Not very long ago, there lived a girl called Red, with her brother, Chad, and her mother, in a small house in a very small town situated near a dense forest. Notwithstanding the fact that her father had gone missing when she was still a baby and, therefore, she hardly remembered anything about him except what he had looked like, she was a happy girl who loved to spend her days helping others.
To all those who knew her, it was no great mystery why she had such a strange name – for she had a head of bright auburn hair that really looked quite red. In fact, the winter she was born, her father had given her a bright red poncho, which she had preserved safely as the only gift she had ever had from her father, who had gone missing shortly thereafter.
One winter morning, Red’s mother called her into the kitchen and handing her a basket, which contained some fresh fruits, a jar of home-made cookies and some bread, asked her to go and visit her ailing grandmother who lived alone in a small house in another small town situated on the other side of the forest.
“Start early, keep to the main road and come back while there’s still daylight,” her mother cautioned her. For popular belief had it that the forest was the home of the Big Bad Wolf, who prowled the length and breadth of it by day and by night, carrying people away in his ever-hungry jaws to their death.
So Red put on the red muffler and gloves that her mother had woven for her the previous winter, as well as her red coat and a matching pair of boots, took the basket and getting on her bike, went off, merry as a lark.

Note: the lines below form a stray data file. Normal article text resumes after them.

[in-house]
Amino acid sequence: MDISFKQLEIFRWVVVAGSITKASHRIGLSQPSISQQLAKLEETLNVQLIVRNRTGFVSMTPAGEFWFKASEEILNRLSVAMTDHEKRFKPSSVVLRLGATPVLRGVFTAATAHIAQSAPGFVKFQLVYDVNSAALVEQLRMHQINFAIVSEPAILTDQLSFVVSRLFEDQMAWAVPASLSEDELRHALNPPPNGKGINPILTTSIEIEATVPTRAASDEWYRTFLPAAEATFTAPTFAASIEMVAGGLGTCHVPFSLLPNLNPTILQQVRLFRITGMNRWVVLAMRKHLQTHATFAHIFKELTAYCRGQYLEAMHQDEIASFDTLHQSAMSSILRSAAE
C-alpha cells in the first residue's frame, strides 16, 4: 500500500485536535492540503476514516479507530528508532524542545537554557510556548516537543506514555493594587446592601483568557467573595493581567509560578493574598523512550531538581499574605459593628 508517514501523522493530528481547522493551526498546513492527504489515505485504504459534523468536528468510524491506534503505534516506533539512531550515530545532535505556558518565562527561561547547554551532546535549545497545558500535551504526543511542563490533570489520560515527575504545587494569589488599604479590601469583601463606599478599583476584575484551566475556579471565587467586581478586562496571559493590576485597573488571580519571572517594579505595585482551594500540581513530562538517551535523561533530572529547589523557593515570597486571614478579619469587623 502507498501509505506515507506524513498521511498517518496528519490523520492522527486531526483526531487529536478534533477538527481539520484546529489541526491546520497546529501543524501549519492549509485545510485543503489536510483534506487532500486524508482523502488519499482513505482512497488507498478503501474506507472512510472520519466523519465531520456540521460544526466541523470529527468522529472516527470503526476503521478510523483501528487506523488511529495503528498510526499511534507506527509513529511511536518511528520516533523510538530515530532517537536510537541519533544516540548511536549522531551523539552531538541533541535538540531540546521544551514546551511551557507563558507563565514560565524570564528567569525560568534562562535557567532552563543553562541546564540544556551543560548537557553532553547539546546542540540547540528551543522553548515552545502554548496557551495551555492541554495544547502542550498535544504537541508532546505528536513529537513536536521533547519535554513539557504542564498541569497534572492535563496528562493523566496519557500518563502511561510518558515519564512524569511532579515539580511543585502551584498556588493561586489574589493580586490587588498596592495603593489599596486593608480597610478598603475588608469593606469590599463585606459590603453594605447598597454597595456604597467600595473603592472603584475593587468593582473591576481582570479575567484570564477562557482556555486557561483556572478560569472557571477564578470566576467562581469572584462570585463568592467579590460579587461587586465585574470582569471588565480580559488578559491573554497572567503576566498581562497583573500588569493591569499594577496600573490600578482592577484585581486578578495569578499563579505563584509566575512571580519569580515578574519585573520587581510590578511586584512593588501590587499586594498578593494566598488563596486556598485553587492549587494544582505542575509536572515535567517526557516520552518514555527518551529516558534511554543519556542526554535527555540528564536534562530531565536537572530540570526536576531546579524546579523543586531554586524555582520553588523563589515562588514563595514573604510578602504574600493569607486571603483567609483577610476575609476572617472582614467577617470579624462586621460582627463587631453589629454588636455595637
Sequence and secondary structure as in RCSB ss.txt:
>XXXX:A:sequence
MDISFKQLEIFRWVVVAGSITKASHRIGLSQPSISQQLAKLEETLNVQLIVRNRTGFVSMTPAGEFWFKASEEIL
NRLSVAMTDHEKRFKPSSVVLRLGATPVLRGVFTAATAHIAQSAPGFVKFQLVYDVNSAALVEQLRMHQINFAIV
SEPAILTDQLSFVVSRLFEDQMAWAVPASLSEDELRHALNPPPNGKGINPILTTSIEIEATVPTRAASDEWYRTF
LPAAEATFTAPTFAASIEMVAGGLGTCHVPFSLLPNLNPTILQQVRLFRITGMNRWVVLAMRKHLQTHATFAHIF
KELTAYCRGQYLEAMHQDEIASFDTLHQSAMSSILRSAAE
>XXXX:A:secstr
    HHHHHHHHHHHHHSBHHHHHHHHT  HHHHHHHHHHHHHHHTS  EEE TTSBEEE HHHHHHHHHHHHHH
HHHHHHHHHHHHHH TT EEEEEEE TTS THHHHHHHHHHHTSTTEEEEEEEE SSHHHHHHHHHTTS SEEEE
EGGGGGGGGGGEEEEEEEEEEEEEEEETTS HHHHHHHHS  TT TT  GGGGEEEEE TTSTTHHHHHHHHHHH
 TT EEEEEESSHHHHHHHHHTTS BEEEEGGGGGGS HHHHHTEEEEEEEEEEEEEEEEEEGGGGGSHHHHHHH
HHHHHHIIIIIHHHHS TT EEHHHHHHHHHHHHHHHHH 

As she paddled away through the forest as fast as she could, she couldn’t help gaping in surprise at her surroundings. The snow was frequently cleared away in her town to keep the roads and lanes passable; in contrast, nature was at her wildest and most beautiful here – the trees and the ground were covered in snow, as far as the eye could see. There were perks to there being nobody around to clear away the snow in the forest, she thought to herself, smiling. She got down from her bike, and taking out her cell phone from her coat-pocket, started shooting a video of her surroundings.
She was thus employed when she first heard the sound. It was very faint – that of a twig breaking under some unseen weight – and she stood still for a few moments, waiting for it to be repeated and wondering whether her imagination was playing tricks with her. But soon her ears happened to make out the sound of a strange, heavy breathing that seemed to come from all directions at once. So, losing no time, she got on her bike and paddled away for dear life.
Now, it really was the Big Bad Wolf whose breathing Red had heard. He was trying to be discreet while following her through the dense undergrowth, awaiting the proper chance to pounce on her, but his advancing age and ever-expanding body made him grow heavier with time (the magic of the forest was such that every time he killed, he grew physically and so did the forest), making it impossible for him to move with his former stealth. He was so hungry – he hadn’t killed anybody in a long, long time, for nobody ever came this way these days, not since that puny man so many years ago, the one who had tried to kill him – and now his prey had just been warned of his presence and had fled; it made him so angry that he wanted to tear the trees up by their roots, every last one of them. Yet he knew that anger was useless, and so, focused on his cunning instead. Soon he had a plan to lure his prey back to him.
When Red reached her grandmother’s house, quite out of breath, she knocked on the door and finding it open, went inside, expecting to find the old lady resting in her chair by the fireplace; but though she looked up and down the house, she couldn’t find her anywhere. So she went round to the backyard where all the firewood was stored, and it was here that she saw the crooked letters, written in blood on the door, which read, “Granny is waiting in the forest, little girl!” The blood was fresh and drops of it could be seen leading away from the house towards the forest.